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The Prior Post: "Summertime Blogging"
Another Prior Post: "School Boundaries" and Roosevelt
Leave No Congressman Behind
Transportation Innovation: 65 mpg Fords and Air Cars
You may be looking for . . .
The Prior Post: See "Summertime Blogging," May 23, 2009, for a list by topics of links to numerous entries March-May 2009, and an explanation of the summer schedule.
For a start on the currently hot School Board efforts at elementary school boundaries, the demolition of Roosevelt, and a new high school, see links contained within, and text of, "School Boundaries," March 30, 2009.
And, of course, there's always the internationally ever-popular "Random Thoughts on Law School Rankings," April 29, 2008.
But now . . .
Leave No Congressman Behind. My mother used to tell my baby sitter, "Go find Nicky, see what he's doing, and tell him to stop it."
Is that how you feel about your congressman? You have no idea what he's up to, but you're sure it's no good. Are you part of that "Half of all voters (50%) [who] say the legislature [Congress] has not passed anything to significantly improve life in America?" The 33% who "say most members of Congress are corrupt"? Or the 87% of voters unaffiliated with either party who refuse to join the 13% of their number who "give the legislature positive ratings"? (And these are "Congress' Highest Ratings in Two Years"!) "Congressional Performance," Rasmussen Reports, May 29, 2009.
Think there is nothing we can do about it? Think again.
Just as we can look to the example set by all the largest, most successful industrialized nations to find the answer to our health care crisis (an answer Congress is bribed (campaign contributions) to reject: universal, single-payer), so we can look to one of the world's leading examples of how to manage elected officials. Can you guess which country I'm talking about?
Uganda. Yes, Uganda. "Uganda MPs issued with scorecards; An independent Ugandan think tank has published performance scorecards for every MP in the country," BBC News, May 28, 2009. They're measured from "AAA" to "F" on various aspects of their job (e.g., participation in committee meetings and debates, constituent services), and it's really making a difference in their performance.
Meanwhile, the Brits are taking things into their own hands over the recent revelations that MPs may have been abusing their expense accounts -- a story broken, and driven, by London's Daily Telegraph. Vernon Bogdanor, professor of government at Oxford University and author of the just-published The New British Constitution, writes in The Guardian's series on "The New Politics" of the widespread "anger against the abuse of expenses" he calls a "scandal." He, and many others -- including some MPs themselves -- believe strong medicine is in order. As he says, "The expenses scandal has shown how remote many MPs have become from the electorate. Even without it, the case for a second era of constitutional reform would be strong. With it, the case is overwhelming." Vernon Bogdanor, "Parliamentary Reform: We Must Go Beyond a New Constitution," The Guardian, May 26, 2009. (The Guardian devotes an entire Web site to the charges, resignations and reforms: "MP's Expenses," The Guardian.)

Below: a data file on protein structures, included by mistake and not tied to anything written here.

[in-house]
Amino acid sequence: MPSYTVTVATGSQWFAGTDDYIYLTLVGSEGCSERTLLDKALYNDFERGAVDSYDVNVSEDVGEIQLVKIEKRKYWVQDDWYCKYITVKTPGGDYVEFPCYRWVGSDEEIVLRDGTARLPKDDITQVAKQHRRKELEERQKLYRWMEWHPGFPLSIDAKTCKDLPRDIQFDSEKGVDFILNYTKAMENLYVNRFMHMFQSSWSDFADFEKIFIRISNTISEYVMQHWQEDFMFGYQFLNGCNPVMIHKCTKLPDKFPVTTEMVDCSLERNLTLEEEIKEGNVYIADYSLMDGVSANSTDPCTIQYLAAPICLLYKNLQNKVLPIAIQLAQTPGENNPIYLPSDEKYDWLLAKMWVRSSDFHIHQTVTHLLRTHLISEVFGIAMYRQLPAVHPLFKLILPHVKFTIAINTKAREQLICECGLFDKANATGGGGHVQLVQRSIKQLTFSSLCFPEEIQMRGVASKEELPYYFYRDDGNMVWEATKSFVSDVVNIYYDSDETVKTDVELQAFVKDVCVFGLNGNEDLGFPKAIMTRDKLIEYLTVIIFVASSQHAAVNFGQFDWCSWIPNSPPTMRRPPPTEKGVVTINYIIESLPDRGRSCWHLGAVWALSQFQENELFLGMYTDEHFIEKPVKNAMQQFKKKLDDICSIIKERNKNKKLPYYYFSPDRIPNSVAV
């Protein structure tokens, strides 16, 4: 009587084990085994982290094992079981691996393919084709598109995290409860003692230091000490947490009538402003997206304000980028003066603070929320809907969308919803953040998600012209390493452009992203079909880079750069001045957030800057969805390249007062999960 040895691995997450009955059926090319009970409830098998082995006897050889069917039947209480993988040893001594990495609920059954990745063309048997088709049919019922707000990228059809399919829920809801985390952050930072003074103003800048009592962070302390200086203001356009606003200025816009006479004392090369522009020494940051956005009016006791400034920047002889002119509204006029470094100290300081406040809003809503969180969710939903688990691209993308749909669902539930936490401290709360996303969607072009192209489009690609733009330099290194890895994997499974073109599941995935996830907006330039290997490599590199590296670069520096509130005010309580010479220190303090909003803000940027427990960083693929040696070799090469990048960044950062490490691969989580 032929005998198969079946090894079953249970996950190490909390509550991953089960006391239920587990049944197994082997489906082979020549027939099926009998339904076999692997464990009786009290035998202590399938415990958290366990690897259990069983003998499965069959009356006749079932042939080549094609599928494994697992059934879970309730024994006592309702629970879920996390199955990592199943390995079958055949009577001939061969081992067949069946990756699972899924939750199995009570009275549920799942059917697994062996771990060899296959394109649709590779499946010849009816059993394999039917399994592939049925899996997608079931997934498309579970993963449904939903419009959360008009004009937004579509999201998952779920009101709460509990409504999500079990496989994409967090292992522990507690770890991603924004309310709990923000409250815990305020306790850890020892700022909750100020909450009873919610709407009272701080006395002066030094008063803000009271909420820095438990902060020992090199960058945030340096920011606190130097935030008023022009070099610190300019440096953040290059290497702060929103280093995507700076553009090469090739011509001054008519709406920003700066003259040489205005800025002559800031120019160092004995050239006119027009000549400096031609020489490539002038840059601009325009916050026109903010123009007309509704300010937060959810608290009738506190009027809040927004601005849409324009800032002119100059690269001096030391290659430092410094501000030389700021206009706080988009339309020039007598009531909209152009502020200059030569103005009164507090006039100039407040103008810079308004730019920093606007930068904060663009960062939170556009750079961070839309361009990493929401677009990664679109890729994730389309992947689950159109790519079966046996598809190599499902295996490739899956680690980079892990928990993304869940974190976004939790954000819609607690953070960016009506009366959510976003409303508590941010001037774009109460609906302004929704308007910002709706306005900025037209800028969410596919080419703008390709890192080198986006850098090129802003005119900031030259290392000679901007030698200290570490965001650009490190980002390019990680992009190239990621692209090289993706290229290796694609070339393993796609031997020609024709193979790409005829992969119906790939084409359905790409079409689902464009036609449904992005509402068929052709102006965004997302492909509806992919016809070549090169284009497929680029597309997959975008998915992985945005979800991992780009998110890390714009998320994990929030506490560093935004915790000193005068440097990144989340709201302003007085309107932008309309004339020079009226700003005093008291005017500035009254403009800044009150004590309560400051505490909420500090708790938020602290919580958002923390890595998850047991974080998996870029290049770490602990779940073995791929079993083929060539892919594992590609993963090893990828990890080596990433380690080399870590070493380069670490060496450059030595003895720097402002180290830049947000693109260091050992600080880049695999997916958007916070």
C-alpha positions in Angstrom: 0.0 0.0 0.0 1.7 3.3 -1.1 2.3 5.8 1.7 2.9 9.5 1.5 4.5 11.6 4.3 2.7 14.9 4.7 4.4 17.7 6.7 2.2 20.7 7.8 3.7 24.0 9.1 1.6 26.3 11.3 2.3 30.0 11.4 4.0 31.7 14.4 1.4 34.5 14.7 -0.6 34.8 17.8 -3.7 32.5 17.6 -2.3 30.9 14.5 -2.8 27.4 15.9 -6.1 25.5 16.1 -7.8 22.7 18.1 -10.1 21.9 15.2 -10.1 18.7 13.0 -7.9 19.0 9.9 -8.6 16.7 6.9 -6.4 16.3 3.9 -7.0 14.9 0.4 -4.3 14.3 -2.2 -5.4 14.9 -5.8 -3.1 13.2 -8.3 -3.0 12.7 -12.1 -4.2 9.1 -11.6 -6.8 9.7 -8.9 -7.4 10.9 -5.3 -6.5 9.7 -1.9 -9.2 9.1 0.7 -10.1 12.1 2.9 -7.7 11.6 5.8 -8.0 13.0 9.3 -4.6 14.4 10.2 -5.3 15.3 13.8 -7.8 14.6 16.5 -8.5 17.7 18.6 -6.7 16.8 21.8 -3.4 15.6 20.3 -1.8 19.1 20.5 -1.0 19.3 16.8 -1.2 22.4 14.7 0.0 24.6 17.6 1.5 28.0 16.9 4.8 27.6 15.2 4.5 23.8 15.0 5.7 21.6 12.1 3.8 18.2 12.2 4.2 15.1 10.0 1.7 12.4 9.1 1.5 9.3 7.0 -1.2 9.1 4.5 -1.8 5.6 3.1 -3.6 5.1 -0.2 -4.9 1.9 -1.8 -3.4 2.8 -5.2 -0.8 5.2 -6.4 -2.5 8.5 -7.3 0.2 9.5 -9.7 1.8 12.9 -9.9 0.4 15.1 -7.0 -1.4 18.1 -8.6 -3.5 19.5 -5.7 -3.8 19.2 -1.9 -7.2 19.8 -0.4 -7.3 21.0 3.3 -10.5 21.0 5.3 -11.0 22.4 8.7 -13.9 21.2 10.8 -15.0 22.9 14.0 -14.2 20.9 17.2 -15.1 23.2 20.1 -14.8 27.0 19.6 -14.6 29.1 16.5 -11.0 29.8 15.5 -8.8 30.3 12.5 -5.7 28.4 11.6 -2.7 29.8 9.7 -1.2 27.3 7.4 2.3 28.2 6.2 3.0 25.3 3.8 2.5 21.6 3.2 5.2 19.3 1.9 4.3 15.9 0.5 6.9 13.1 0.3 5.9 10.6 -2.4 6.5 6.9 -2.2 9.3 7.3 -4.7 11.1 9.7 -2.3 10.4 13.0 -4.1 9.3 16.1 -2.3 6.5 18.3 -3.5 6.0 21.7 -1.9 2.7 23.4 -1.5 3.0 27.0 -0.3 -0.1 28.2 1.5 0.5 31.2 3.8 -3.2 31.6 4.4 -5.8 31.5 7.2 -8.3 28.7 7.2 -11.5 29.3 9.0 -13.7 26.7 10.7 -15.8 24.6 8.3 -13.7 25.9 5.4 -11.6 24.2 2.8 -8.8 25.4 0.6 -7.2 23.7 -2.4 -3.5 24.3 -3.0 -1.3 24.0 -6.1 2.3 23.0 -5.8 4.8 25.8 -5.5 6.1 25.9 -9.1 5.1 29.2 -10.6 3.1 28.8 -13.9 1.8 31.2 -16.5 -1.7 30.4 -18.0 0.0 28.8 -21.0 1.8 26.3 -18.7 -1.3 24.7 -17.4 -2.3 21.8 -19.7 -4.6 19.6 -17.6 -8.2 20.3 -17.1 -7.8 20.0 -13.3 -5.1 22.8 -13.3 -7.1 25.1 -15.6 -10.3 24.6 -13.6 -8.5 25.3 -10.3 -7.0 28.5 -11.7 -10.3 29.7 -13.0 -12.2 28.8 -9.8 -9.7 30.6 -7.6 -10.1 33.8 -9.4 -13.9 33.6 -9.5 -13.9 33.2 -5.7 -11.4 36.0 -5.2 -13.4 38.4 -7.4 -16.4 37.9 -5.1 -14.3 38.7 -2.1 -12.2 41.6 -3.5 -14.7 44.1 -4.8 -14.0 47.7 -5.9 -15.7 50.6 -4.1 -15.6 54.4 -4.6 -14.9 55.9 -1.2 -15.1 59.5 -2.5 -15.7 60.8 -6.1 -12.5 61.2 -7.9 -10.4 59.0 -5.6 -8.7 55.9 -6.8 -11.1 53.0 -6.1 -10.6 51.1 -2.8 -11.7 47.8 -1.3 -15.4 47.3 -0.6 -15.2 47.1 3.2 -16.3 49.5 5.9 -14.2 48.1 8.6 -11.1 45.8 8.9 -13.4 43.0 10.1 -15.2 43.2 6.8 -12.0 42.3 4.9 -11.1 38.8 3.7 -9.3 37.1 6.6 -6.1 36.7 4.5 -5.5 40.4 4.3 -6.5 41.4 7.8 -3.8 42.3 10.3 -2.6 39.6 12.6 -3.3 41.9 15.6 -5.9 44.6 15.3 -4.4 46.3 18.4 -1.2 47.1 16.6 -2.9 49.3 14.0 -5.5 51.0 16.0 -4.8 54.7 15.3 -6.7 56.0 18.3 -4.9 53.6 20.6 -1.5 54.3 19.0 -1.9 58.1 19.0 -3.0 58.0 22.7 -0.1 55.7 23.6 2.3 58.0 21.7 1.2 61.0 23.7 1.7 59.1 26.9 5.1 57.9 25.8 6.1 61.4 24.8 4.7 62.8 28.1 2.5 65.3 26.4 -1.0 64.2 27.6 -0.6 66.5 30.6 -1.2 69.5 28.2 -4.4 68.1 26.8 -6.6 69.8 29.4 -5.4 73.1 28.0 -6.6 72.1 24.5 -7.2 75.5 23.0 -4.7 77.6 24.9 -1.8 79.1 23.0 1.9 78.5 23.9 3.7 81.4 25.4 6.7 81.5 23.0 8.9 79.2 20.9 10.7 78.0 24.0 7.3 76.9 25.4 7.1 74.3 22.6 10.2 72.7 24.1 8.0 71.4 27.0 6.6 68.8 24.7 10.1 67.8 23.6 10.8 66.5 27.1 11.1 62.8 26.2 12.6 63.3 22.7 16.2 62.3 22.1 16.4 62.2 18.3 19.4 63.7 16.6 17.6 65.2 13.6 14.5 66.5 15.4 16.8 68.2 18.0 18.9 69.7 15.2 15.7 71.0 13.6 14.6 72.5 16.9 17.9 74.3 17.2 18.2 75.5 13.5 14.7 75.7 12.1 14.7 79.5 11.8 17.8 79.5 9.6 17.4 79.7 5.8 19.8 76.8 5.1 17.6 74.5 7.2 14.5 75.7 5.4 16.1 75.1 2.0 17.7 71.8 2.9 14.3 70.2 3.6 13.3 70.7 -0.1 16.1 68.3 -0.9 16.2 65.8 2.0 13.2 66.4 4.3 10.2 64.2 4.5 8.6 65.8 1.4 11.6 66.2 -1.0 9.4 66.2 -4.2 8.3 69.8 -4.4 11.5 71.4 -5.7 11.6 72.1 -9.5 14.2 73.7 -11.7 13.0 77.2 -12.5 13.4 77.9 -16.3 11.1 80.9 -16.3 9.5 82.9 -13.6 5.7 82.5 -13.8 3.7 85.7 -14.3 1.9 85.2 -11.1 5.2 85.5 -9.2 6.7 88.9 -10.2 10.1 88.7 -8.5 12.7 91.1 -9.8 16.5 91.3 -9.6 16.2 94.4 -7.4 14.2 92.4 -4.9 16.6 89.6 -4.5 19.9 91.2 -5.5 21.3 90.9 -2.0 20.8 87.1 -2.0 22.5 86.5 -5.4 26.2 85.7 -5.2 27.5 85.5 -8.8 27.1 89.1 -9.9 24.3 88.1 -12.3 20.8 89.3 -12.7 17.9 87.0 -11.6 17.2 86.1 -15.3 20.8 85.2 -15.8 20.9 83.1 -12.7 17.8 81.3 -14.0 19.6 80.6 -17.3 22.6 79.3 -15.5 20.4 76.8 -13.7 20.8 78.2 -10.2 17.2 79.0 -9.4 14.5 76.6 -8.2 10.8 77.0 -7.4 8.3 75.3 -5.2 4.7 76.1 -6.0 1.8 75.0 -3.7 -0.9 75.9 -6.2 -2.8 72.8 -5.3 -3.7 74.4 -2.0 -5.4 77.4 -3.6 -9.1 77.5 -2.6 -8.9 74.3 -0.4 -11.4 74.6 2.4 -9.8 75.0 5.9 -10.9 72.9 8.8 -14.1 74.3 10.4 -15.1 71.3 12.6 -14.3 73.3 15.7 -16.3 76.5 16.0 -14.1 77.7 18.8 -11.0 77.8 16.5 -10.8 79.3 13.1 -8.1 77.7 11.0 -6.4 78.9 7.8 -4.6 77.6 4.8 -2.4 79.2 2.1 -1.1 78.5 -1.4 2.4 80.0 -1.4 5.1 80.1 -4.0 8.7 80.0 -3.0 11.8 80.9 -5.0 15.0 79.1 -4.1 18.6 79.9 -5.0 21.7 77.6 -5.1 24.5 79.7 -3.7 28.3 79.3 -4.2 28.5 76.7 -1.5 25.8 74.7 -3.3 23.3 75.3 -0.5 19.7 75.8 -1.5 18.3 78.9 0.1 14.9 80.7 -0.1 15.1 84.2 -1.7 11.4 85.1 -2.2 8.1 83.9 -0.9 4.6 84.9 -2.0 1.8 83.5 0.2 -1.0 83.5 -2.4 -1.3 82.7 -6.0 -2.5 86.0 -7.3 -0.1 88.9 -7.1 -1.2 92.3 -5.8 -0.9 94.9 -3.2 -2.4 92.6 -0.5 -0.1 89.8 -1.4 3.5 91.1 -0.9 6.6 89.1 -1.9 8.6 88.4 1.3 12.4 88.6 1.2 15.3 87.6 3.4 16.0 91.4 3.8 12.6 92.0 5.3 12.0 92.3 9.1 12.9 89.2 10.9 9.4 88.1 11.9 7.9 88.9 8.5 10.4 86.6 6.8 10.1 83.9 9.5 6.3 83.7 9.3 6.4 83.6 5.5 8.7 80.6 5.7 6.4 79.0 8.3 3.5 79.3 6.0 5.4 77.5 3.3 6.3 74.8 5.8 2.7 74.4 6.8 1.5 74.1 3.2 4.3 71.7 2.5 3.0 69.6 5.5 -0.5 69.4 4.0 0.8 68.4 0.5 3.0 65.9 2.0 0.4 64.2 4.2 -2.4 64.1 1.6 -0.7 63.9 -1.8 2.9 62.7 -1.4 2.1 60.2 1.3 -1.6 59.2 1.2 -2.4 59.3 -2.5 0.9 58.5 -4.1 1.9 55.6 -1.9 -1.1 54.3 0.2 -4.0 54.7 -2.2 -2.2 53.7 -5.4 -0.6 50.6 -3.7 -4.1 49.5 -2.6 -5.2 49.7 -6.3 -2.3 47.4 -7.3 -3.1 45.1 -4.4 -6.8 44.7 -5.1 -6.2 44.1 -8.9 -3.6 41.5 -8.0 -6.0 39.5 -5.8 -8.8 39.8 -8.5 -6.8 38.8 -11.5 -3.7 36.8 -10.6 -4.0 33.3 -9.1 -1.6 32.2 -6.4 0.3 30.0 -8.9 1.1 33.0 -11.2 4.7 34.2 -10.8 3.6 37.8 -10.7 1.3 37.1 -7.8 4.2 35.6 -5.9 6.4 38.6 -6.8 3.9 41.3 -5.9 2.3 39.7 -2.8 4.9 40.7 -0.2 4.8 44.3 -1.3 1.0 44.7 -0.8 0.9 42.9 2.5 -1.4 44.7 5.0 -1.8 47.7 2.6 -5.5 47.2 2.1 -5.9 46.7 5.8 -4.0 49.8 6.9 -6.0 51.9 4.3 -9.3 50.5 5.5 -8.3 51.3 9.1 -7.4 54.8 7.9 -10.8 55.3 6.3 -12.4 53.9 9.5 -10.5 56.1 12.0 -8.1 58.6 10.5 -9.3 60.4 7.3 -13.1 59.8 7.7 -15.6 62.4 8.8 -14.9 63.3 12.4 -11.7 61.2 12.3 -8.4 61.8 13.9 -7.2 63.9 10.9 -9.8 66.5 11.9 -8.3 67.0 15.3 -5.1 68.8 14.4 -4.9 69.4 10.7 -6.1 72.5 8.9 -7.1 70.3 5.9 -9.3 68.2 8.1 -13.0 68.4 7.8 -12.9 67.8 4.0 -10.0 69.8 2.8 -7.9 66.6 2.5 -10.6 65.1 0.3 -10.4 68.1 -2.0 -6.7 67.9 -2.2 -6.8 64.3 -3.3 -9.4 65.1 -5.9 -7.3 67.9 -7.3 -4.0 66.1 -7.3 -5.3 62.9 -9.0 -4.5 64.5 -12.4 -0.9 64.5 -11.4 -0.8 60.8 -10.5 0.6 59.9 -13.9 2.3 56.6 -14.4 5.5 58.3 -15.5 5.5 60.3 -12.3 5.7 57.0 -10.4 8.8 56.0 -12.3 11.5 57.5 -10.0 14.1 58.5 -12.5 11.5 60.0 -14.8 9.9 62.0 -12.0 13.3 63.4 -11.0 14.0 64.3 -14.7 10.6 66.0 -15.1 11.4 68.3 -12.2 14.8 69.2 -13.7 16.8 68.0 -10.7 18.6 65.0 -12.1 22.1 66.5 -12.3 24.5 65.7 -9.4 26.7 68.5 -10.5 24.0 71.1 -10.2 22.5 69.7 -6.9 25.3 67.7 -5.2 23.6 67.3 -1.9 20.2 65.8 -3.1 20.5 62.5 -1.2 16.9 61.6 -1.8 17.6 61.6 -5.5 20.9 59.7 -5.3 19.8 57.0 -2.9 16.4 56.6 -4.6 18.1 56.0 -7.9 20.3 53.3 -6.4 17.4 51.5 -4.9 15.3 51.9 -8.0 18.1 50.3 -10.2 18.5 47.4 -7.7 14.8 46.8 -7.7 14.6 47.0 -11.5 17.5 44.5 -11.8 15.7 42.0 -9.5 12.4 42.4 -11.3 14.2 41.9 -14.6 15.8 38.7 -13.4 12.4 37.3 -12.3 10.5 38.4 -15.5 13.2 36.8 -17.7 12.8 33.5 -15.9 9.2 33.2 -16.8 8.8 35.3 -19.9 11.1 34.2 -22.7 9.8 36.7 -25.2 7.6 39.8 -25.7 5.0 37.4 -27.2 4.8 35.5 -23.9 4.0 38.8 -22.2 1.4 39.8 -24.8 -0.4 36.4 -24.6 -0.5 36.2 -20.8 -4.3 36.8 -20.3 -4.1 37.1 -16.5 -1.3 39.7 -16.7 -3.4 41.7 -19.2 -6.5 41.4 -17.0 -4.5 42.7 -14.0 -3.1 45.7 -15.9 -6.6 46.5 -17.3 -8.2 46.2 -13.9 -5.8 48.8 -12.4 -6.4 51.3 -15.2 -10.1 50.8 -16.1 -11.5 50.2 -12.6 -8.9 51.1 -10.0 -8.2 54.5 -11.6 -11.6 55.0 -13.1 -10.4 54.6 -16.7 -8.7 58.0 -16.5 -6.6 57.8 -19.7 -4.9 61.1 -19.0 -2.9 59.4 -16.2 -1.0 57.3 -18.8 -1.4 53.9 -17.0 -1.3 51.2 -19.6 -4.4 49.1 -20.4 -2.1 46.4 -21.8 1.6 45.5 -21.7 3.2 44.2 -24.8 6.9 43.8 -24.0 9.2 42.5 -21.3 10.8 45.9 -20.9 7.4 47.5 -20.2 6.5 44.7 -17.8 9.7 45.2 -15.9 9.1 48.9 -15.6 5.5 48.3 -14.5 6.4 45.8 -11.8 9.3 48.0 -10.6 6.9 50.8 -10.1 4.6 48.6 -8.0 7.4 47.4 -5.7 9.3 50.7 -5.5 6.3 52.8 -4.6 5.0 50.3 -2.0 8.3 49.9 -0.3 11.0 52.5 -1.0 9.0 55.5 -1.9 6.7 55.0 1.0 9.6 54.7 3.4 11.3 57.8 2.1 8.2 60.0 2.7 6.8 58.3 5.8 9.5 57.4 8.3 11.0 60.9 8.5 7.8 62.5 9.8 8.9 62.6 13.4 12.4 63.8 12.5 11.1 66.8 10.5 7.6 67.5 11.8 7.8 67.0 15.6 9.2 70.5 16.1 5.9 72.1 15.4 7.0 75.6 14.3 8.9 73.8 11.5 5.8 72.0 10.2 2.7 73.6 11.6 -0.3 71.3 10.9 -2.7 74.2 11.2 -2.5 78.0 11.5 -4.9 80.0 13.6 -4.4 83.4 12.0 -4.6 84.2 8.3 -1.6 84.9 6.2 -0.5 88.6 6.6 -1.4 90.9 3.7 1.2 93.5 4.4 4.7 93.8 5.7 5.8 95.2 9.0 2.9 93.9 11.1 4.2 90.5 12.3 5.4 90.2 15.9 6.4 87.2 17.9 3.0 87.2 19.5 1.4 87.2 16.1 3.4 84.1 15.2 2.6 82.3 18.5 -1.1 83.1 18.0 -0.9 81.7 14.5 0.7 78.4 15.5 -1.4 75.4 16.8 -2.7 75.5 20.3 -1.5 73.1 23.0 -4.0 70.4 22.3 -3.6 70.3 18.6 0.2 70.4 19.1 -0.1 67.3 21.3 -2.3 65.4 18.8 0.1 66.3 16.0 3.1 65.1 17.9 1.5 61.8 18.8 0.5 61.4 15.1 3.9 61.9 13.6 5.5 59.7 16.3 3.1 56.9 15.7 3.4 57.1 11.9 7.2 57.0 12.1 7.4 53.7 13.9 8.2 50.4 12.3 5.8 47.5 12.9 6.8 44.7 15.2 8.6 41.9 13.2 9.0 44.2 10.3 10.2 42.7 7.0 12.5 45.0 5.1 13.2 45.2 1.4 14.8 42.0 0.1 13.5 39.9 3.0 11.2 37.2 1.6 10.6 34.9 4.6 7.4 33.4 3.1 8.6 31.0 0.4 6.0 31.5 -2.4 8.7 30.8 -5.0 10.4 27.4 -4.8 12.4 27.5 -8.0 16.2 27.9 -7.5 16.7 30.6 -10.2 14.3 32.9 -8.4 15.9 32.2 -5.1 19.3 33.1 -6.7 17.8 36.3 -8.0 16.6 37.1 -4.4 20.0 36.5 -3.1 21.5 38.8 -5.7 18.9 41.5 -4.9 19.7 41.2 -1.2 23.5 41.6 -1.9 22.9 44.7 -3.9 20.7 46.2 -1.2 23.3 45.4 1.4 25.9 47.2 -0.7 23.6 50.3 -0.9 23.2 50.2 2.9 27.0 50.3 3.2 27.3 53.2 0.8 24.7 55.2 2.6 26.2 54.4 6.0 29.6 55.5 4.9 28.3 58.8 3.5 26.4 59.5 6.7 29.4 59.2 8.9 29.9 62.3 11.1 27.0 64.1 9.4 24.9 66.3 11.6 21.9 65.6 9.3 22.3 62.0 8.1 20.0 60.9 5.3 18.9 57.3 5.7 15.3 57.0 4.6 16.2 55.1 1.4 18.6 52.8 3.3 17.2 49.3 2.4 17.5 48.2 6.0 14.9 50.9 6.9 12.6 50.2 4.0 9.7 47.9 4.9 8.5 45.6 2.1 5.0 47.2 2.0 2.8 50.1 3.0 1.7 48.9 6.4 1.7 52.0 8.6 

So what were these awful things the MPs were doing? Were they taking millions in campaign contributions from special interests and then returning the favor with billions -- or even trillions these days -- of taxpayer dollars, the way our elected officials do? No. Were they accepting personal gifts (like Alaska Senator Ted Stevens' home improvements, or Senator Chris Dodd's "special" mortgage rates)? No. Were they putting in for expenses they never incurred? No (with perhaps one exception).
Our elected officials have taxpayer-funded expense accounts that are multiples of those available to the Brits. But one item the MPs do get is help with their second home requirements, which can be very expensive in London. The problem was that they were stretching a bit, including items as to which their constituents are looking askance and would rarely come up for a Congressman. Like what? Like reimbursement for having a moat cleaned out.
It kind of puts "the best Congress money can buy" into perspective, doesn't it? The Brits are near-rioting over a moat cleaning, and we are calmly accepting the money changers in the temple of government, voting to require us to go on paying health insurance premiums, and giving our grandchildren a multi-trillion dollar debt for what Congress and two administrations have passed along to Wall Street.
On balance, I'd rather pay to have a moat cleaned out that to be left with the sensation that I'm being cleaned out.